Microsoft accelerated its growth by anticipating new avenues of technological breakthroughs and developing its products and services accordingly.

It had previously reorganized its strategy to focus on devices and services and built its capacity in those avenues, thereby developing a unique portfolio to cater to diverse needs. 

Microsoft anticipated the growing need for digital transformation amongst businesses and organizations and positioned itself as a strategic partner that allows them to achieve digitization. Doing so allowed Microsoft to capitalize on transformational opportunities as businesses sought out its solutions to help them transition toward digitization. 

The strategy paid off as well since the company reported strong financial results. 

Why Is Microsoft So Successful?

Source: Coolcaesar, CC BY-SA 4.0, via Wikimedia Commons

A significant reason for Microsoft’s resilience and why it has retained a relevant and arguably dominant position in a rapidly evolving industry is due to its financial and intellectual resources.

Despite the changes ushered in by the advent of smartphones and the Android operating system, Microsoft was able to adapt to the changing landscape by making its products available on its competitors’ devices and platforms. Such moves allow the company to leverage its brand loyalty more effectively.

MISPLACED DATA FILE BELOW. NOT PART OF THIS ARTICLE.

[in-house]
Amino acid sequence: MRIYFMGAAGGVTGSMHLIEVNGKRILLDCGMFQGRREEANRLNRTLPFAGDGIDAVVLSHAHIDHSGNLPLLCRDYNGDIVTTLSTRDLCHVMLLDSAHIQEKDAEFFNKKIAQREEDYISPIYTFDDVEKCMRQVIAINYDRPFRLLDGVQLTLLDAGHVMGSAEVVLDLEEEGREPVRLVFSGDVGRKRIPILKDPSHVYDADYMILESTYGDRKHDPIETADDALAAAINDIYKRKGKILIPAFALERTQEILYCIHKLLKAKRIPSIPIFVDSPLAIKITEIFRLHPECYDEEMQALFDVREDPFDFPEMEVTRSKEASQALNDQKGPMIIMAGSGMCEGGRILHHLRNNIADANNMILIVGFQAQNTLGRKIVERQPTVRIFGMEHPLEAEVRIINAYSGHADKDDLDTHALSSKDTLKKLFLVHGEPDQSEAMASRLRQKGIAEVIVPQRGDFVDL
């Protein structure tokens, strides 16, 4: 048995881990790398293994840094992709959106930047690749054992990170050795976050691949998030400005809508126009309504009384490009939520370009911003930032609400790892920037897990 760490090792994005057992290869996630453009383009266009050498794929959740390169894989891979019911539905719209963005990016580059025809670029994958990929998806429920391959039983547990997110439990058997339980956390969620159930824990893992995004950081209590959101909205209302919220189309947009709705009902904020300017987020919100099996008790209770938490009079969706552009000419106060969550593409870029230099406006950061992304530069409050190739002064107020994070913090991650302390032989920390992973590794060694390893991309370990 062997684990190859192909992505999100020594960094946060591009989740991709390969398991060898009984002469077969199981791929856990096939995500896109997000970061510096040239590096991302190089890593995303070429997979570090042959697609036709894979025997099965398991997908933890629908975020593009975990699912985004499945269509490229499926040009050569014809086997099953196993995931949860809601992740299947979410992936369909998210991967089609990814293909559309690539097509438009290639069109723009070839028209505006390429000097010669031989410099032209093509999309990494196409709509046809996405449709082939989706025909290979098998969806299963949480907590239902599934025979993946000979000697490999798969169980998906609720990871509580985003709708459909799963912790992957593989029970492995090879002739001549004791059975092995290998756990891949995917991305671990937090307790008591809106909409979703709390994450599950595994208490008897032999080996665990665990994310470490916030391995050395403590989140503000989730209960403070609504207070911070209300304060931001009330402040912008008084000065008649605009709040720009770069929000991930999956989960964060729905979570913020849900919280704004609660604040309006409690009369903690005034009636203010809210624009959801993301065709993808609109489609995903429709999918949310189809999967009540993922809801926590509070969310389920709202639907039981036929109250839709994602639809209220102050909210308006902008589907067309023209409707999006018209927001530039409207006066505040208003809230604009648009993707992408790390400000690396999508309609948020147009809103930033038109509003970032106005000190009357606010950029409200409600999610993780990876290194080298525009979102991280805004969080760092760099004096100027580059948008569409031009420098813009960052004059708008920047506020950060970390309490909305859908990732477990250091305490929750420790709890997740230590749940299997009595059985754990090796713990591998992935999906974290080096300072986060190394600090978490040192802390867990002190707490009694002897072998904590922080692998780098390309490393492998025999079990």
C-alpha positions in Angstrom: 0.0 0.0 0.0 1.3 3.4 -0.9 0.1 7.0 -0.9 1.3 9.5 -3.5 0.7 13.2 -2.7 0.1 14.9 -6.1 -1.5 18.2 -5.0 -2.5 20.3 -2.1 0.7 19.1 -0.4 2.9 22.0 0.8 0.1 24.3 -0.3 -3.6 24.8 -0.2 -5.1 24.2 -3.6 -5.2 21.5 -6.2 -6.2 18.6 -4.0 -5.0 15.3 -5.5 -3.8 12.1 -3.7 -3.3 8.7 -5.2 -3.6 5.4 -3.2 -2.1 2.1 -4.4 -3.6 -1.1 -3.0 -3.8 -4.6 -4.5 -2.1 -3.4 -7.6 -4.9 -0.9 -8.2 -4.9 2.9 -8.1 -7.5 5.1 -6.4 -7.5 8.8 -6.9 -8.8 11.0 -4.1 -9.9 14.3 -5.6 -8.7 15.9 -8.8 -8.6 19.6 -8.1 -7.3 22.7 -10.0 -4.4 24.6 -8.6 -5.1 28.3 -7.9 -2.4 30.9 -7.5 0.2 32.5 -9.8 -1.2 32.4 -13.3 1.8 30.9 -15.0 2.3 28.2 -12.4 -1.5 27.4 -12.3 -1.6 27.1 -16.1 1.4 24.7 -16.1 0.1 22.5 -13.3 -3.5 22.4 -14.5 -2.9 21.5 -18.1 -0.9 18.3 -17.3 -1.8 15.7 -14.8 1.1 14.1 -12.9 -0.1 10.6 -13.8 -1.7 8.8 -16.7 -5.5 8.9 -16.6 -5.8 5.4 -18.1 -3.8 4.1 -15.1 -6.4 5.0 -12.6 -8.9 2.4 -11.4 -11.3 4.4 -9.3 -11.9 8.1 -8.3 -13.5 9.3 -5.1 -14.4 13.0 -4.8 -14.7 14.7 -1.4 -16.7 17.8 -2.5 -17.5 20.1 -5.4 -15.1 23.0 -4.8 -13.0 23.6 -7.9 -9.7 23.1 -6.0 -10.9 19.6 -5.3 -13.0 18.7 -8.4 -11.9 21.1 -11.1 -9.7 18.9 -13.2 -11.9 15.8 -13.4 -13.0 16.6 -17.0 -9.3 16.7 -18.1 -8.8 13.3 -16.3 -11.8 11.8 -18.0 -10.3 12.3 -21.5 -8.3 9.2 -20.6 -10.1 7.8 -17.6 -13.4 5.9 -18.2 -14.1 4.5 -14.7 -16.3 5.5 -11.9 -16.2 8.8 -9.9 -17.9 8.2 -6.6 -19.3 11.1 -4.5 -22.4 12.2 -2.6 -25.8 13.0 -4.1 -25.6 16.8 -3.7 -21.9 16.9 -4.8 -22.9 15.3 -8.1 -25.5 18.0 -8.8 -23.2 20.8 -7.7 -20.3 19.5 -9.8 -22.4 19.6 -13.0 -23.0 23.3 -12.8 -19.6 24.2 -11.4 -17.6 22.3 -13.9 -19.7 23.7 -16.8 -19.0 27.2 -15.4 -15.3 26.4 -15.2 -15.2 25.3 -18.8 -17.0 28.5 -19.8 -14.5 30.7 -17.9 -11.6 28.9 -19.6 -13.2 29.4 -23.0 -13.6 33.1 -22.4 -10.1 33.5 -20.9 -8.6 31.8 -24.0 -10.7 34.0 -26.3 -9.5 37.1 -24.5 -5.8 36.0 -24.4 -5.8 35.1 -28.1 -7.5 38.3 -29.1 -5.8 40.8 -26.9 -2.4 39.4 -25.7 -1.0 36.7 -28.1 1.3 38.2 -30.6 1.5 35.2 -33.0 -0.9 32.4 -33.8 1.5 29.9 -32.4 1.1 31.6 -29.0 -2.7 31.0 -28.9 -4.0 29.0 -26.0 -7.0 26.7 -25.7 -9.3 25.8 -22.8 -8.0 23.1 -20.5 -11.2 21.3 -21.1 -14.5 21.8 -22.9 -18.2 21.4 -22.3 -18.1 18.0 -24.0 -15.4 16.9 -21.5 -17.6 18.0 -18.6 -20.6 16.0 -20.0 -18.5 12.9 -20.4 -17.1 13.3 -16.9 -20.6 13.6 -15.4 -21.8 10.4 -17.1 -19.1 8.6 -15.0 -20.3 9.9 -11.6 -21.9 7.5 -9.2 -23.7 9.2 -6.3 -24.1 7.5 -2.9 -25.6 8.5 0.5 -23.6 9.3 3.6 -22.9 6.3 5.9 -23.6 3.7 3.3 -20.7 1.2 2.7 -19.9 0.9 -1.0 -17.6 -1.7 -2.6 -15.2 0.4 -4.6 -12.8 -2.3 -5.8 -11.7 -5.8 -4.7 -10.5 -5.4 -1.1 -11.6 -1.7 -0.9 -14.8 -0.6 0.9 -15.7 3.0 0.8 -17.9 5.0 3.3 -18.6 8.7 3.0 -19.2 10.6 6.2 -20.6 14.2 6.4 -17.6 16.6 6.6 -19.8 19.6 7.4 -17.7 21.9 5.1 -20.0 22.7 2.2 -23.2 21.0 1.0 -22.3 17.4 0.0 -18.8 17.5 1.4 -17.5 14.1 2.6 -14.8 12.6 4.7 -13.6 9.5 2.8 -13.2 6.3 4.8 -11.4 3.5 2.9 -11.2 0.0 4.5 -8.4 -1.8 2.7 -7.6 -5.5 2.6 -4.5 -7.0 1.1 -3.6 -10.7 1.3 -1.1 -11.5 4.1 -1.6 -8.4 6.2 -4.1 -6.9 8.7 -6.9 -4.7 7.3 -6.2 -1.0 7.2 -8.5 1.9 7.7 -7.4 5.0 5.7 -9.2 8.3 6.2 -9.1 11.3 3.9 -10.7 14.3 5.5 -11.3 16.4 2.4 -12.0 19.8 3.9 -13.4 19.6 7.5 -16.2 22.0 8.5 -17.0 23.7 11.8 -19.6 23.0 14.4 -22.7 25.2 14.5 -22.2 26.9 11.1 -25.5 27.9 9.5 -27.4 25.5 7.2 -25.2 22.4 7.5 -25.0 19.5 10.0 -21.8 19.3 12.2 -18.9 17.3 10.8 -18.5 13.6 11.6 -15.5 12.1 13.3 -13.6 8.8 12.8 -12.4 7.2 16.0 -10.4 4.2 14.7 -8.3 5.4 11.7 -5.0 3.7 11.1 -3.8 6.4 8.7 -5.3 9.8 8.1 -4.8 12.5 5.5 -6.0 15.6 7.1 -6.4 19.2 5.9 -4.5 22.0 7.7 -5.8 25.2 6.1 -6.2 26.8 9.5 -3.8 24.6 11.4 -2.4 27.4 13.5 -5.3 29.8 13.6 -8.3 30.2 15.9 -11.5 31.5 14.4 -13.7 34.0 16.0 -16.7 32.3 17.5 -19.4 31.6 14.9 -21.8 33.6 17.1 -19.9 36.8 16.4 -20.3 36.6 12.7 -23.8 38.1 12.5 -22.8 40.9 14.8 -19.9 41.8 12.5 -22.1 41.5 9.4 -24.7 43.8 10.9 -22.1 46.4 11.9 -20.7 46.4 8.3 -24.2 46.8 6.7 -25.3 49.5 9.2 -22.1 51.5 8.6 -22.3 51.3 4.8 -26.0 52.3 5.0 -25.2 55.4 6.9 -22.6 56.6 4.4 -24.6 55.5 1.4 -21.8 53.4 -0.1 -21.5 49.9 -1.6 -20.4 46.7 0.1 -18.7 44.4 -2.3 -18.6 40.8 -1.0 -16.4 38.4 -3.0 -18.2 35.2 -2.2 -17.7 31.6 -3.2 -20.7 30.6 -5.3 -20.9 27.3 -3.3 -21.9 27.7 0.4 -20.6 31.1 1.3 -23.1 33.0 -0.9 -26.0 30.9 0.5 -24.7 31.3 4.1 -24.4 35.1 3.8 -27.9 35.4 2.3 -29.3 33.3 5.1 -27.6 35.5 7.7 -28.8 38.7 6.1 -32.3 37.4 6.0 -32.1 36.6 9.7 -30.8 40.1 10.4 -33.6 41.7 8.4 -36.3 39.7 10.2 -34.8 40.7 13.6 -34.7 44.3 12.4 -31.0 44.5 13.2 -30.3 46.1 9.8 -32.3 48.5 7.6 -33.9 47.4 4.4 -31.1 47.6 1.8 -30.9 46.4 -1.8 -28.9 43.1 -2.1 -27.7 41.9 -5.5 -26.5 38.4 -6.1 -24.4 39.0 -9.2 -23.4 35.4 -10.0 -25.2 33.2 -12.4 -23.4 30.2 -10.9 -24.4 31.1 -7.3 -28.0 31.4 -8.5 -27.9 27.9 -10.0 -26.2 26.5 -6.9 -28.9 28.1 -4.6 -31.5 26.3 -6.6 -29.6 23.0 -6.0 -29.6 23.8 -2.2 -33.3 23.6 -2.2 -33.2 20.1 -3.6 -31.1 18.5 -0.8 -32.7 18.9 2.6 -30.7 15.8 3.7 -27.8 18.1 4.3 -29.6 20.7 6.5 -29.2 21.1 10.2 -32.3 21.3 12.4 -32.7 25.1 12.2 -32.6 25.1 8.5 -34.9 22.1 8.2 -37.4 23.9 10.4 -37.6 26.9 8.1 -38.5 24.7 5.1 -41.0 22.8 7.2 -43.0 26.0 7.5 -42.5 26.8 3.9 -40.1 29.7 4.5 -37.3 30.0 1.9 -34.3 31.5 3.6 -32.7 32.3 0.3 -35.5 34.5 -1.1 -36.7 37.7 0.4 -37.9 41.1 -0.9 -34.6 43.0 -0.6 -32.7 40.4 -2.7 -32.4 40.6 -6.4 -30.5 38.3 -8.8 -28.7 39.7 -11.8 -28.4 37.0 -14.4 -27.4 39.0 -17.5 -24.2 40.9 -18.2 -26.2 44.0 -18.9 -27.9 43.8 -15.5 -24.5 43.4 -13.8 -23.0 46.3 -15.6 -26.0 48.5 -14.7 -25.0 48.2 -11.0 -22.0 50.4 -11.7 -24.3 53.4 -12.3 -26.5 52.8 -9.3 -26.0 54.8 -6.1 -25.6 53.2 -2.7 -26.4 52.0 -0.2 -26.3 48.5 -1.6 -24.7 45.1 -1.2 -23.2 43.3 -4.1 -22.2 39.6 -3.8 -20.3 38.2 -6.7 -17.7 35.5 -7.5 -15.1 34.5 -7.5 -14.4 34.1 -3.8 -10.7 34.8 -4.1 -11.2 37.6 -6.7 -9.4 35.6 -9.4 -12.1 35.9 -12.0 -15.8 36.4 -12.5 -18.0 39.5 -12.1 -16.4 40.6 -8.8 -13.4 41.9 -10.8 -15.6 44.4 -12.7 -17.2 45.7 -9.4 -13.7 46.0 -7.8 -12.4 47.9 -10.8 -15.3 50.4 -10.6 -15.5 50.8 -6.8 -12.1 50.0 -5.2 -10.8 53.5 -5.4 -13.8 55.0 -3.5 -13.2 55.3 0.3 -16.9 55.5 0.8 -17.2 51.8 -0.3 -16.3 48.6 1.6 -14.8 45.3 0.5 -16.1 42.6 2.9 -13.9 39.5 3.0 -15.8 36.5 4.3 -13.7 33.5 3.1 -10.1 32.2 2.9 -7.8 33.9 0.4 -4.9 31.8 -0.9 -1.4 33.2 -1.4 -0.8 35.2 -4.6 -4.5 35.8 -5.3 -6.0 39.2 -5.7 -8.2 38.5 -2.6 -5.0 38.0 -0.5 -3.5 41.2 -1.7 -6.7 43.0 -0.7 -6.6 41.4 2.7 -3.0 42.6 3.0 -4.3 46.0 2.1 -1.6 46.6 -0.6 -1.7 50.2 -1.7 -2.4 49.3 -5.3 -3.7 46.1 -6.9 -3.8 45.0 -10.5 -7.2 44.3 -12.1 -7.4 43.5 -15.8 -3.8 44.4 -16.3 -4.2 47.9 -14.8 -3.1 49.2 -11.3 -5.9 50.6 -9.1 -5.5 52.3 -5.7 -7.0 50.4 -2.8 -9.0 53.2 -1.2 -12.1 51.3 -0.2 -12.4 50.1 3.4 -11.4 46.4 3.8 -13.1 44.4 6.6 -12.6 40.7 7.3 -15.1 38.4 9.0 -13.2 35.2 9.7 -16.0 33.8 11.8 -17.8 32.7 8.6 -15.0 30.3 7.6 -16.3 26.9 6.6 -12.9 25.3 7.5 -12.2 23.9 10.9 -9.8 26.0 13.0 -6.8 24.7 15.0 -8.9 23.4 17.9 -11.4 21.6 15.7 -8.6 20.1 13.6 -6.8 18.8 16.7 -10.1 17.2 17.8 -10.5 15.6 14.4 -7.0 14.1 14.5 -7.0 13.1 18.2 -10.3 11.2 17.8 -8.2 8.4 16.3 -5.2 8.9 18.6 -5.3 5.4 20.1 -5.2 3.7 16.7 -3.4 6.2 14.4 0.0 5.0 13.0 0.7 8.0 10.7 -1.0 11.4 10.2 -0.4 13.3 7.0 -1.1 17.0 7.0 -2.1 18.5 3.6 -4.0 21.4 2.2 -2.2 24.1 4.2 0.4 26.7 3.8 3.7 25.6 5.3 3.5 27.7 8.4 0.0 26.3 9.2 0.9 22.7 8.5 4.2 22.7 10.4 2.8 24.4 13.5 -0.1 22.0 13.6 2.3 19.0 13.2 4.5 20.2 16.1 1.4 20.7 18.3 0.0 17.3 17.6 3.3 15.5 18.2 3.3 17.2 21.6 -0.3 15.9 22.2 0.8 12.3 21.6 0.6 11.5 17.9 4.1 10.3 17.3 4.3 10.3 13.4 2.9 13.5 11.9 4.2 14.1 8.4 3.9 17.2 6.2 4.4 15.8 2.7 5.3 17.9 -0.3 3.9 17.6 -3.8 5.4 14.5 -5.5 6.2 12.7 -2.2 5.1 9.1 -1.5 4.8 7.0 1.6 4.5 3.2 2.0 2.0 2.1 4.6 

Instead, the company has shifted its focus to capitalize on the market demand for cloud computing. Microsoft's aim is to usher in future technologies by breakthroughs in AI, data management, and quantum computing.

Microsoft’s intellectual property – patents and proprietary software code – in addition to the company’s ability to adapt to ever-evolving trends, technologies, and consumer preferences, and willingness to take risks to explore new opportunities make it extremely successful. 

Microsoft’s Purpose And Mission Statement 

Microsoft is an innovation-based company that continues to grow with time. Its mission is to empower every person and every organization on the planet to achieve more. 

The company’s goal is to foster innovation that generates new ecosystems of inventors, partners, developers, creators, changemakers, public servants, frontline workers, and knowledge workers who drive the engines of growth and opportunity in ways that benefit everyone.